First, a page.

In terms of creativity though, this novel is clever and unique. It’s set up from the beginning as a non-fiction account of a real band, there’s even a dummy ‘author’ note at the start, and the book finishes with the lyrics of each song from the fictional Daisy Jones and The Six album. The entire story unfolds in transcript format, extracts from all of the interviews the ‘author’ did organised chronologically to chart the rise and fall of the band. Stylistically, it’s clever, but for me, it made for very flat and boring reading. It put me in mind of my early journalism tasks, reading through transcripts to rewrite into news stories. Except this had a lot more pages. I posted on Facebook that I wasn’t really enjoying this book and the overwhelming response was that it was excellent…as an audio book. I can see how that would be the case, particularly if the narration was spot on, which it must be because so many people recommended it. I believe it’s being made into a TV series. Again, I can see how this would work. There’s something about the story that lends itself to being heard and watched. It’s just not (for me) very readable – all tell and no show.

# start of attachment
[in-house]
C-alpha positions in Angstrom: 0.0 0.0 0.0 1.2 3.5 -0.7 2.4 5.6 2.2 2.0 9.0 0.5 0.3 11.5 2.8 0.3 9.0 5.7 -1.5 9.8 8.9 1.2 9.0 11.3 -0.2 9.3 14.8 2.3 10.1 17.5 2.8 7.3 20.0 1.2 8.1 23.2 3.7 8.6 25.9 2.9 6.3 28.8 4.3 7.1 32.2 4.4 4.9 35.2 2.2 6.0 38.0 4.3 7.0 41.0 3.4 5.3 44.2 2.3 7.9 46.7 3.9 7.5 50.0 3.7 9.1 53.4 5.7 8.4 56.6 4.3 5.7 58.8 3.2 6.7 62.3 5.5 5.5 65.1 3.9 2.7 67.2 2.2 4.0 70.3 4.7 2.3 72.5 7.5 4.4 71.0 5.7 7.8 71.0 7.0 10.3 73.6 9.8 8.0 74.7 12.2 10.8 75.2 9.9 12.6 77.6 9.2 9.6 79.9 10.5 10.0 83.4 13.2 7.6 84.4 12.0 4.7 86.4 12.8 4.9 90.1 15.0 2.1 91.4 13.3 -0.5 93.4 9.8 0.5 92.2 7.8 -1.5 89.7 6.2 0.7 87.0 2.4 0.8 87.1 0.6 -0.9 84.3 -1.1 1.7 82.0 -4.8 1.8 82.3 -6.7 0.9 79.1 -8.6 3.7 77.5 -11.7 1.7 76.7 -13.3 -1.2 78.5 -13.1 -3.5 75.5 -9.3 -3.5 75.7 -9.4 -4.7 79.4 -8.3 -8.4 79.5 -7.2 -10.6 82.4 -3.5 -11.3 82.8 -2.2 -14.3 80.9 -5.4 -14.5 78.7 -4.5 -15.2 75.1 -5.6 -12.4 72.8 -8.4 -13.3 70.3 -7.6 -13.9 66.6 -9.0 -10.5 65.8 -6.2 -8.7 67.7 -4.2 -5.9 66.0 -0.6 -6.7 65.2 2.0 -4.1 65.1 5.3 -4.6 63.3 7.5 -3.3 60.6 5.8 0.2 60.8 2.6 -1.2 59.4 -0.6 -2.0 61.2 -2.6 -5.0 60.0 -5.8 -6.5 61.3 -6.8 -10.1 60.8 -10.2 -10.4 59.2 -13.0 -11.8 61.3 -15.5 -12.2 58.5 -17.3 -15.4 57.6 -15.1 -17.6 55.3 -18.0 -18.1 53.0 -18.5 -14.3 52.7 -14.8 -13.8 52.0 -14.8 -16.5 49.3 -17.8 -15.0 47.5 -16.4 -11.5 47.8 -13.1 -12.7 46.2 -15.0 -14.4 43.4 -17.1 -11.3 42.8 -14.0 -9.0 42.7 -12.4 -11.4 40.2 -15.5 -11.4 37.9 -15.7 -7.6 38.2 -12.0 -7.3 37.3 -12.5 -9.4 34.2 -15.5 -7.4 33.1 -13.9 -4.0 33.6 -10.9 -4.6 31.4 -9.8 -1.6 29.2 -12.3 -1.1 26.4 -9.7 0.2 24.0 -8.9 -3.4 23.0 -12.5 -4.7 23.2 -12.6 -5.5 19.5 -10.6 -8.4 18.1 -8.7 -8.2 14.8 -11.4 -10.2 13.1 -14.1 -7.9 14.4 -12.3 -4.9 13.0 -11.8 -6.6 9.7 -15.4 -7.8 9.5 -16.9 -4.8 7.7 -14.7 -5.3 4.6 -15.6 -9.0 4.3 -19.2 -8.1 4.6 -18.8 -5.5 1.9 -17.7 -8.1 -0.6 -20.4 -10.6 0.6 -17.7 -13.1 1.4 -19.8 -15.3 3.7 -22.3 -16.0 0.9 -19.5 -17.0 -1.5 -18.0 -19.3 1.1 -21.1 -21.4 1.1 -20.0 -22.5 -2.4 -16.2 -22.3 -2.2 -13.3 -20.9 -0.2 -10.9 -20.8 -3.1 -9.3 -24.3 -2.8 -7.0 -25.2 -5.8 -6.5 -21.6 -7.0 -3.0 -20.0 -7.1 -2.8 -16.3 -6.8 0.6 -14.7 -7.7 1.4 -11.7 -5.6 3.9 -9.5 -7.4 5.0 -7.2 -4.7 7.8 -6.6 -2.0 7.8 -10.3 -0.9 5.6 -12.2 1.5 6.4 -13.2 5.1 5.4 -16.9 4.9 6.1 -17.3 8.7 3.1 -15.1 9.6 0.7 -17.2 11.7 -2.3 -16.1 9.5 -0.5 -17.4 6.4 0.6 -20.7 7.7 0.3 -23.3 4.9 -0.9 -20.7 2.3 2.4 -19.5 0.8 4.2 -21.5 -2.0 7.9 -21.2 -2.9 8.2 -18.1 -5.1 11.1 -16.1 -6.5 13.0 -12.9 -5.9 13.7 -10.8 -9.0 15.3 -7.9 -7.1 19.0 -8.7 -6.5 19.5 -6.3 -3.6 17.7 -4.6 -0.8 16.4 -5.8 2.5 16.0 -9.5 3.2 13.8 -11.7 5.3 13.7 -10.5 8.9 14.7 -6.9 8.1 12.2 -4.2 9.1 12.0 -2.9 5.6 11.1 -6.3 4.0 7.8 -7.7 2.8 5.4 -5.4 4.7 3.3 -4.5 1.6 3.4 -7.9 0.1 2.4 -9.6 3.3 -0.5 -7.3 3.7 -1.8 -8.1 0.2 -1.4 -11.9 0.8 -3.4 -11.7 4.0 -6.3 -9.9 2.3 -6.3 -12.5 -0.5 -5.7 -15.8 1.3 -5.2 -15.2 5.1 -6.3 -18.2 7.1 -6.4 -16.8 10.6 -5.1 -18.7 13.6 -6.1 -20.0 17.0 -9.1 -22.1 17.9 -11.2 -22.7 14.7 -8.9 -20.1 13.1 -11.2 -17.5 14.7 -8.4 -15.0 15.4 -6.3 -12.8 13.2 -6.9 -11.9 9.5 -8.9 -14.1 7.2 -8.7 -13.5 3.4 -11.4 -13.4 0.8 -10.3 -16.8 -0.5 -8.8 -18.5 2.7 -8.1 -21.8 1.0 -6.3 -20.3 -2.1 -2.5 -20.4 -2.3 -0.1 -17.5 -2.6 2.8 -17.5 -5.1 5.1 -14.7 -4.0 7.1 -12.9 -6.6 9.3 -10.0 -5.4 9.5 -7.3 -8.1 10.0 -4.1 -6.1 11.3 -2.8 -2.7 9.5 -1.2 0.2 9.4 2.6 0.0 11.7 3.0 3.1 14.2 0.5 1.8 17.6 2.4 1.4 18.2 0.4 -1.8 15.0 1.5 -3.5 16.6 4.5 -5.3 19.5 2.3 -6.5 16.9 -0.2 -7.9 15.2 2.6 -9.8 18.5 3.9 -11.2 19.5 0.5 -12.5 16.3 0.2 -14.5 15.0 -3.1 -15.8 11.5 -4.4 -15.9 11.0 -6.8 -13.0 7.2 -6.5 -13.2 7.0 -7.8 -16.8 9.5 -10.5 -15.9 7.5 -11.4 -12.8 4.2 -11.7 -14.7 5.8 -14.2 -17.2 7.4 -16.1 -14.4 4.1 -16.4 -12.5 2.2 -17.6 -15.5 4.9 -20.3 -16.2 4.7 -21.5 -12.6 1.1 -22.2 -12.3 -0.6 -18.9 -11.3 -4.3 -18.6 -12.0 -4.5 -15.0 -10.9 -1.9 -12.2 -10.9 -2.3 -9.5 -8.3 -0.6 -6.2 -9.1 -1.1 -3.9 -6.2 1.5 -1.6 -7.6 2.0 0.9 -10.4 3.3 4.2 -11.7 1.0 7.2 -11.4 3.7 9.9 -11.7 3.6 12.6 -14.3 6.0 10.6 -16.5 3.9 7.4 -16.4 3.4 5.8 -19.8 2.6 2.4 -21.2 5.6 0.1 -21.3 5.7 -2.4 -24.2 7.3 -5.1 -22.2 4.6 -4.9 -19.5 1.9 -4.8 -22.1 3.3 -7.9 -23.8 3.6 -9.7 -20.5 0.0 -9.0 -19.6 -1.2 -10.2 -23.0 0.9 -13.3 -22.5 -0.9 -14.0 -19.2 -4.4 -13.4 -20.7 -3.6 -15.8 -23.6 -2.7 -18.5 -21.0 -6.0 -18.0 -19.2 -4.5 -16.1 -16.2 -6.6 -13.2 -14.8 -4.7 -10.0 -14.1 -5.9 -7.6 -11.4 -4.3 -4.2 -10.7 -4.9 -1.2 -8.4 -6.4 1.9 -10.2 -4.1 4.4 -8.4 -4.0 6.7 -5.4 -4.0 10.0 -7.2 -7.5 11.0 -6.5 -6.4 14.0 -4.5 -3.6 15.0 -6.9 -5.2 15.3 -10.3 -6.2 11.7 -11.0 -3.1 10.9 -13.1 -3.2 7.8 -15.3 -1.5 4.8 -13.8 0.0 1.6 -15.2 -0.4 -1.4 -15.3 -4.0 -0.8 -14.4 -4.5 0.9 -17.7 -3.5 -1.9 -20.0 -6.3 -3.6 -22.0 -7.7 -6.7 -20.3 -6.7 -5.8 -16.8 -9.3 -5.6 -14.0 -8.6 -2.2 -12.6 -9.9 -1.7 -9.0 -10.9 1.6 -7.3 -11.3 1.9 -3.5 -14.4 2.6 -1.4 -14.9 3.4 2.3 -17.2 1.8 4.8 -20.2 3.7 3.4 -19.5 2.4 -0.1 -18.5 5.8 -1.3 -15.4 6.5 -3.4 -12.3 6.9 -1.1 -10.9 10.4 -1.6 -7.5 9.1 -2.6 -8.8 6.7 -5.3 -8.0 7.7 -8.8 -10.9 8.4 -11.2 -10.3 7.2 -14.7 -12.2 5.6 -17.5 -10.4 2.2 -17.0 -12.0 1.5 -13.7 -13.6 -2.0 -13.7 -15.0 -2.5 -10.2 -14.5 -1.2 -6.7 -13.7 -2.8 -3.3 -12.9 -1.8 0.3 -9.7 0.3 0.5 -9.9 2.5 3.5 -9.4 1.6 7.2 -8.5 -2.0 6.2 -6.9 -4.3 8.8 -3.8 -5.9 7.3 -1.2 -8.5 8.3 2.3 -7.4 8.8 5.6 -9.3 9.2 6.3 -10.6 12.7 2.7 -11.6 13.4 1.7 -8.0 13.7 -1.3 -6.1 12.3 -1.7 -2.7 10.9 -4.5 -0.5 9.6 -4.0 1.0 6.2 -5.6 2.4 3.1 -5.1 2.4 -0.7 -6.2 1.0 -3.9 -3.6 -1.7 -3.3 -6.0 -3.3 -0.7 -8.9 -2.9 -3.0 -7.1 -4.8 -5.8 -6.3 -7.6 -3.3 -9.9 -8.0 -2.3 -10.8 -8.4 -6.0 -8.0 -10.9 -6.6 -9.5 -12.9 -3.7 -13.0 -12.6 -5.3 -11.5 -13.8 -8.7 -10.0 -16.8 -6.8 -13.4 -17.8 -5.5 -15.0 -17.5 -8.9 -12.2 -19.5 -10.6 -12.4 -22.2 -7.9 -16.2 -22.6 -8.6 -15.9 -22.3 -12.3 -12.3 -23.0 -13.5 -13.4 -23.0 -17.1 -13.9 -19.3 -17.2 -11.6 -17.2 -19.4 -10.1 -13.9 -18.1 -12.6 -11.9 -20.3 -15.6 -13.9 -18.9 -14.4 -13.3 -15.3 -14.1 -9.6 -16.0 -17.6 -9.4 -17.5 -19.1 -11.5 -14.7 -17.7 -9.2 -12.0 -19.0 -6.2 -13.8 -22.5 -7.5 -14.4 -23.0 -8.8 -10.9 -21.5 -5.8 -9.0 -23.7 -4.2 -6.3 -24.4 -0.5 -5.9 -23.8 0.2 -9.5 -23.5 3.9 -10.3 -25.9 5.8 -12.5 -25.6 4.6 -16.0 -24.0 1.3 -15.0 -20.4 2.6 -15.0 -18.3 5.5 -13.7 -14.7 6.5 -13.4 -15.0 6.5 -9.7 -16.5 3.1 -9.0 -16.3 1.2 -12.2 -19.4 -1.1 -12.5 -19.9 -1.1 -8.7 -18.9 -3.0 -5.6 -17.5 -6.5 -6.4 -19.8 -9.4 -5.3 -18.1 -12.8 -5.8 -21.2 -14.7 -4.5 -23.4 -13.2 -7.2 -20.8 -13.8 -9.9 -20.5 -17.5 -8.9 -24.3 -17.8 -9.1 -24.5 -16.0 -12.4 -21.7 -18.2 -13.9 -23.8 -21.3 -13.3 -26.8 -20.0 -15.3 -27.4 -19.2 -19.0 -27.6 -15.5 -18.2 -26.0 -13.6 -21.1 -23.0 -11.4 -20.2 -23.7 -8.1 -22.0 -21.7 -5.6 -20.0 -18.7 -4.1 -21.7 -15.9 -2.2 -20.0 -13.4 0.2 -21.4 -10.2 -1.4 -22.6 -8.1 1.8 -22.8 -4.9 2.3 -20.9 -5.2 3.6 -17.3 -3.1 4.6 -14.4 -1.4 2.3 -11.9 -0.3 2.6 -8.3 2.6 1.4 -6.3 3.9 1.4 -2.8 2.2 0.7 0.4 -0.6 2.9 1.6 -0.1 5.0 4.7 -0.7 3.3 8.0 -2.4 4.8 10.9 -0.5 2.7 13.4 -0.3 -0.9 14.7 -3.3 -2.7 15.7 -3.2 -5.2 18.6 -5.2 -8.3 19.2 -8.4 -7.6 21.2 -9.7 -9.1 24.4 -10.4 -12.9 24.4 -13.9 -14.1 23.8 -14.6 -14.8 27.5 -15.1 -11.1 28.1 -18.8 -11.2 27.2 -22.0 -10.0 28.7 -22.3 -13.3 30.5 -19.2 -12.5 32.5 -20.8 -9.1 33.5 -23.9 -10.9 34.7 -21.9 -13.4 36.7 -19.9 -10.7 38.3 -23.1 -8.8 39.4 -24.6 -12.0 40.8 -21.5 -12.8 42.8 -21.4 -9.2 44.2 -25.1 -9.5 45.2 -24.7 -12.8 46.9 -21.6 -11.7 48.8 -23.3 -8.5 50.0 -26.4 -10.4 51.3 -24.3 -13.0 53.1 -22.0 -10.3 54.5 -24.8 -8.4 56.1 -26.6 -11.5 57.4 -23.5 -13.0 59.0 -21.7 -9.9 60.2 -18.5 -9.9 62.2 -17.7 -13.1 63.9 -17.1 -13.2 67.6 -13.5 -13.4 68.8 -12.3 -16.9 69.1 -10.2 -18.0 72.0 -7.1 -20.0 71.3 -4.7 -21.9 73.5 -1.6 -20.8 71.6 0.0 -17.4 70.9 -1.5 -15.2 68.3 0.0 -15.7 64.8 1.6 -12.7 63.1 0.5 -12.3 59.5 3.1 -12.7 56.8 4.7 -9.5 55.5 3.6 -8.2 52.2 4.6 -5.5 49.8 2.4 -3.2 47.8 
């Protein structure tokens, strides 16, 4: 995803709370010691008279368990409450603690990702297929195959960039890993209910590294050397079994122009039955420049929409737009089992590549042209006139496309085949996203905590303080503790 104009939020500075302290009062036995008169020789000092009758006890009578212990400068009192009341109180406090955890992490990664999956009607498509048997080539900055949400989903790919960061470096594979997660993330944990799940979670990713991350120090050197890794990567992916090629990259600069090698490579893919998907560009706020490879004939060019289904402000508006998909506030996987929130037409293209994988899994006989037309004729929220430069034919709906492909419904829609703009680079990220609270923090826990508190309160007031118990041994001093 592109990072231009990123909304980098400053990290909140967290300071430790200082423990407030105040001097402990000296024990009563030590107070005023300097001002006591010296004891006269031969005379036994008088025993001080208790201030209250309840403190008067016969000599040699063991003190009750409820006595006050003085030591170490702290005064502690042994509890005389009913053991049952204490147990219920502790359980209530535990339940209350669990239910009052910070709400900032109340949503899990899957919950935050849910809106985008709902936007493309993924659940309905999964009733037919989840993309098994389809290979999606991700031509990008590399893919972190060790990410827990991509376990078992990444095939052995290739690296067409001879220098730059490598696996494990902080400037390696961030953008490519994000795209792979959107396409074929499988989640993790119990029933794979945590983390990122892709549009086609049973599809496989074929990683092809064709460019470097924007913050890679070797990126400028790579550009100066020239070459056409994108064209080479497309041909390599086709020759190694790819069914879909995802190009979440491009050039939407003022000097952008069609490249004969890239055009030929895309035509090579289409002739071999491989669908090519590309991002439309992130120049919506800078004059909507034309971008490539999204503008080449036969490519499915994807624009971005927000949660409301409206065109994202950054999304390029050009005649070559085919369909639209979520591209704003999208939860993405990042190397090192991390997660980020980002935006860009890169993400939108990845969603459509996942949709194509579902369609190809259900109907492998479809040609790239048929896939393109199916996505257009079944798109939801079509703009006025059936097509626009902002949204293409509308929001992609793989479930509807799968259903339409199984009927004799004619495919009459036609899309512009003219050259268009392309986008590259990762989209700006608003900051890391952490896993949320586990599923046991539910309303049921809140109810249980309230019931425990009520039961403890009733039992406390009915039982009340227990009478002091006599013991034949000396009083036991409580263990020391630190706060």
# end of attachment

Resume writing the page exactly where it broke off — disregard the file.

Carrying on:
There were, however, some stand out quotes that I wanted to include here, and it’s through these you’ll see perhaps why this book is enjoying so much popularity. It has a strong feminist current running through it – hence it gaining the Reece Witherspoon sticker of approval. I also just want to point out that I liked the little twist towards the end where we find out who the ‘author’ is. That was nicely done.